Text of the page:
Why wind turbine blades are made of composite materials?

I’ve received a question regarding material selection for wind turbines blades. The reader asked why there is a predominance in the use of composite materials for the blades instead of wood, steel and aluminium and other materials used in the first glorious, pioneering years of wind energy.

Please note that I’m by no mean an expert so the only intention of this post is to give a very general introduction to the subject. This is a very broad topic involving different engineering branches.

In general the 2 design drivers are weight and stiffness.

A blade should be as light as possible for a variety of reasons:

  • To lower gravity induced fatigue loads
  • To be easily transported and installed
  • To have a better performance

However, it should also be stiff (that is, rigid) for several other reasons:

  • To withstand loads (both wind loads and gravity loads). Wind loads are function of wind speed and length of the blade, and increase from the root to the tip of the blade. Gravity loads are function of the material density.
  • To prevent collision between the blade and the tower under extreme wind
  • To prevent instability (local or global buckling) maintaining its shape

For these reasons blade designers try to minimize the mass for assigned stiffness levels – it is to find a balance between aerodynamic and structural requirements.

So we want less weight (that is lower density) and more stiffness.

Stiffness is expressed by the Young’s modulus of the material – basically the relationship between force and deformation. In general blades are very flexible, stronger in the flapwise direction and weaker in the edgewise direction.

And here is the reason for the use of composite materials. For a given Young Modulus, the material with the lower density is the composite (resin plus glass fiber).

You can see graphically this relationship in a type of graphic called “Ashby Plot” (I attach a version stolen online from a document of the University of Cagliari.

Ashby plot for a wind turbine blade

Multirotor wind turbine: an update

Some time ago I wrote a post about the interesting concept of multirotor wind turbines, including the full scale prototype built by Vestas with 4 refurbished V29-225kW (that is, with a 29 meters rotor diameter).

It has been installed in a test site of the Technical University near Roskilde, in Denmark - I believe I’ve been there many years ago for the famous rock festival.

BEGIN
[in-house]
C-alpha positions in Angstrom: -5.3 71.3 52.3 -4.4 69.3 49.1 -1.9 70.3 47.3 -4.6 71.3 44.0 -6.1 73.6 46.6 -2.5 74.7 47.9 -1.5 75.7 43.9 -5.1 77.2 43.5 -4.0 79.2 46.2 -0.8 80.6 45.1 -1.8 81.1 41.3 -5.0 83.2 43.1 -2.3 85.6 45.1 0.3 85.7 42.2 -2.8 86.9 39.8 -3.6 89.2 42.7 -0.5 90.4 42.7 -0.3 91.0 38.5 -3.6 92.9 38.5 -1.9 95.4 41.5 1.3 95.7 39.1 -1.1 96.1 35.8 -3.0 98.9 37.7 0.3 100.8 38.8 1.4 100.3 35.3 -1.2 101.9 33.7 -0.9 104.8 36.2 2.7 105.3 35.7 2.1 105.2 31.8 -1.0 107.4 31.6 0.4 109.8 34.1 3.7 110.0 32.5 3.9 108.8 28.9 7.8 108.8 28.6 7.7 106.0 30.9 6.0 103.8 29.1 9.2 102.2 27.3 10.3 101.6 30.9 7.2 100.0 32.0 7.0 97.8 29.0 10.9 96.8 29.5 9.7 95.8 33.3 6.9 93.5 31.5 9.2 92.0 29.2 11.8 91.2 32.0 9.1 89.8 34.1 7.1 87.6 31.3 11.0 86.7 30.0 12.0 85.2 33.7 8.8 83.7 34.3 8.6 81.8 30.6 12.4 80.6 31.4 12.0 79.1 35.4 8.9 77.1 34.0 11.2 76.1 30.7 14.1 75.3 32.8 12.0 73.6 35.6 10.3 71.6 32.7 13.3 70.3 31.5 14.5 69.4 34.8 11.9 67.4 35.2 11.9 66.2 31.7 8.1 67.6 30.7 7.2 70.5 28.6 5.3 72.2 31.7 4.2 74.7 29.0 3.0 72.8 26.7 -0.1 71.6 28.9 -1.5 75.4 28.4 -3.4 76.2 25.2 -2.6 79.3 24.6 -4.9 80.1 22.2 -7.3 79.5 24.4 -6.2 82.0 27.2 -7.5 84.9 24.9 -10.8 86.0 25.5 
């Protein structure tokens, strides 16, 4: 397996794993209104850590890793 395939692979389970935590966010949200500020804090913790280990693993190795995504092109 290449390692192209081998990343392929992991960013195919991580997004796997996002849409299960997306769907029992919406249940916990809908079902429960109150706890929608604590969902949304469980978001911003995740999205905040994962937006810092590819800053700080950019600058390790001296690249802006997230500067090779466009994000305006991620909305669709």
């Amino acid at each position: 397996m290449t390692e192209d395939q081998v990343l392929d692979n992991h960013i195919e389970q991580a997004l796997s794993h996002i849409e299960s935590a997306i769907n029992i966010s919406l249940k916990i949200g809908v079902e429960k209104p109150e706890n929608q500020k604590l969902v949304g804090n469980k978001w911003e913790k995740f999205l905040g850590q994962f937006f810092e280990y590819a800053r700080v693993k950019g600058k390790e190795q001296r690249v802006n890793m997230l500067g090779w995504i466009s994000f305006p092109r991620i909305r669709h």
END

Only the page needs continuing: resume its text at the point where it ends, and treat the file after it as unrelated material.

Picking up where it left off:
After running for approximately 3 years the prototype has been dismantled. The result of the test are still not public, but some information leaked.

For instance, an increase in annual energy production (AEP) of approximately 1.5% has been reported. It is due to an improved power curve, allowing the turbine to reach faster the nameplate capacity.

I’m not sure this result can be scaled to the current turbines in the market – however for a modern WTG a 1.5% increase is a lot of money.

Another counter intuitive fact is that the wake effect (the turbulence generated downstream by the WTG when the wind cross the blades) is minor in a multirotor. Don’t ask me why because I’m not an expert in fluid dynamics.

Additionally the load increase is not significant. That is good, because it has a direct impact on life expectancy of the turbine and on tower and foundation cost.

Moreover noise emission is not significantly higher. This point is especially relevant in Europe or other area with strong constraints in term of noise.

Serrations: how to reduce those noisy vortexes

Every now and then a new technical solution appears in the wind energy business and it’s slowly implemented in the new wind turbines.

A good example is the use of trailing edge serrations – not really a new idea (it has been around for several years) but a simple solution that it’s spreading and gaining acceptance in the industry.

Basically they are a method that help reducing the noise of the blade and they look like small triangles. You can see them in the picture at the beginning of the post, which I ironically stolen from an anti-wind energy website.

This solution is particularly beautiful because it can be retro fitted – meaning that it can be applied also to existing, working wind turbines.

They work reducing the turbulent boundary layer on the trailing edge of the blade, which is the source of a relevant amount of the noise. This is a complicate subject and I’m not an expert in acoustic, but in general what happen is that the turbulences and the vortices created by the  layer of air that separate from the edge of the blades are creating the majority of the noise that we hear.

It’s interesting to observe that the length of the triangles has an impact on the reduced frequencies (the longer the serrations, the bigger the reduction at the low frequencies). This help reducing the frequencies that are more annoying for humans.

Also, it is worth mentioning that the amount of dB reduction is function of the serrations flap angle.

Obviously they don’t do miracles, but a reduction of 1 or 2 dB(A) for their price is a good trade off.